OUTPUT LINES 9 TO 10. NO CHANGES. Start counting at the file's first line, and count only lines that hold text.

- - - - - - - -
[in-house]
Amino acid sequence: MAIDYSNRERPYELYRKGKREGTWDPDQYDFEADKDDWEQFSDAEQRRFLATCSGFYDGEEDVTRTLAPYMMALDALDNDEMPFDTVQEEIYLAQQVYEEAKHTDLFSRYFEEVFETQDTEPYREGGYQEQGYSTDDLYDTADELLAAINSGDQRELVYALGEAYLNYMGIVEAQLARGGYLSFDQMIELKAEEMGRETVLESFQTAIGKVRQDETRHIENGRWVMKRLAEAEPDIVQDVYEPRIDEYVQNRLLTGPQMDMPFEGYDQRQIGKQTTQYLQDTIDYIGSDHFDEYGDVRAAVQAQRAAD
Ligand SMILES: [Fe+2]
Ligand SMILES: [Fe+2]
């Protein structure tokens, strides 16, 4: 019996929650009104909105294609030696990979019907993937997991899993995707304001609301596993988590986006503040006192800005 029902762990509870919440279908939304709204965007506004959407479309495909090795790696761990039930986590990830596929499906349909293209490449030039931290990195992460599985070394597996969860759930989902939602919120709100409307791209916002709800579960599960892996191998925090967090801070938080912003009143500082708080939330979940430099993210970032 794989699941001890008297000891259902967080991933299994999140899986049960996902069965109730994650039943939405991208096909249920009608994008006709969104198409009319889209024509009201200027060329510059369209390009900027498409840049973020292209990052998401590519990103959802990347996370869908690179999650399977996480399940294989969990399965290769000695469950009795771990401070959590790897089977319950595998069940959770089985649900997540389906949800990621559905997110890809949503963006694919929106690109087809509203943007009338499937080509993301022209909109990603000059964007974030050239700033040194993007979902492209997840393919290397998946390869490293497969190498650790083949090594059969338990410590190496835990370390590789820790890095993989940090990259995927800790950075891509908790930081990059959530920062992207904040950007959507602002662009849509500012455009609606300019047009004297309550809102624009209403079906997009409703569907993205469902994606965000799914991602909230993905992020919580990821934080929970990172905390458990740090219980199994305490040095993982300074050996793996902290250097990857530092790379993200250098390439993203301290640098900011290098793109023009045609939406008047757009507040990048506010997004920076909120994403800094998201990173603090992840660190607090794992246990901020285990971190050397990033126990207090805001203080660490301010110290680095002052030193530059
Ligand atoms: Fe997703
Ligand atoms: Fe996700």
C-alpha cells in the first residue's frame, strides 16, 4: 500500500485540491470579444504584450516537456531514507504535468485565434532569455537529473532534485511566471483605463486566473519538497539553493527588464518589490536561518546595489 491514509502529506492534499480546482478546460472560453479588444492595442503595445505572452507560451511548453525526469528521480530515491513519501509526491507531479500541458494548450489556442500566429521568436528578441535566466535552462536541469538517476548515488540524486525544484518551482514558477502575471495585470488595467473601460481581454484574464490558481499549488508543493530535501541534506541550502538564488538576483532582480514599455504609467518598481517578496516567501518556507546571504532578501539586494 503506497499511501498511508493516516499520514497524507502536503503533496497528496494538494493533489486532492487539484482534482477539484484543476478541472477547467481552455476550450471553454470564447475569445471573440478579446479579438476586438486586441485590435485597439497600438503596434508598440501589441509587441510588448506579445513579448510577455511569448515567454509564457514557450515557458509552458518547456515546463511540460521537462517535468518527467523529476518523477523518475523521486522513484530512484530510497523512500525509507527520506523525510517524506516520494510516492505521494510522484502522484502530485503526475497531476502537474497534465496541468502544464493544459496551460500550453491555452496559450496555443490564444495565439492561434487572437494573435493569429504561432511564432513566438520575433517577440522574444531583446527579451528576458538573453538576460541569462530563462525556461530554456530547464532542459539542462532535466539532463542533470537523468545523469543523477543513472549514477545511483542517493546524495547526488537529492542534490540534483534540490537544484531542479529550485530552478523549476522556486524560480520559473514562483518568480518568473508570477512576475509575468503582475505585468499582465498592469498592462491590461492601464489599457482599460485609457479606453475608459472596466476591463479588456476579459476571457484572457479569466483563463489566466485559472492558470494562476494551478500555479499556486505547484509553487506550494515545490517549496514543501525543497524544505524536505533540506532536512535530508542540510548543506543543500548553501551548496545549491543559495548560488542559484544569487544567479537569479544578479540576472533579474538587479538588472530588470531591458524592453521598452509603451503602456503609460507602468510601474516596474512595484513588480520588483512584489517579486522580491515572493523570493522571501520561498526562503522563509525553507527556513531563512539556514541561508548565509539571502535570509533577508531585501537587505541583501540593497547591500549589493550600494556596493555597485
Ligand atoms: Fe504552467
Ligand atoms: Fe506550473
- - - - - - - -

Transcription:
Ligand atoms: Fe504552467
Ligand atoms: Fe506550473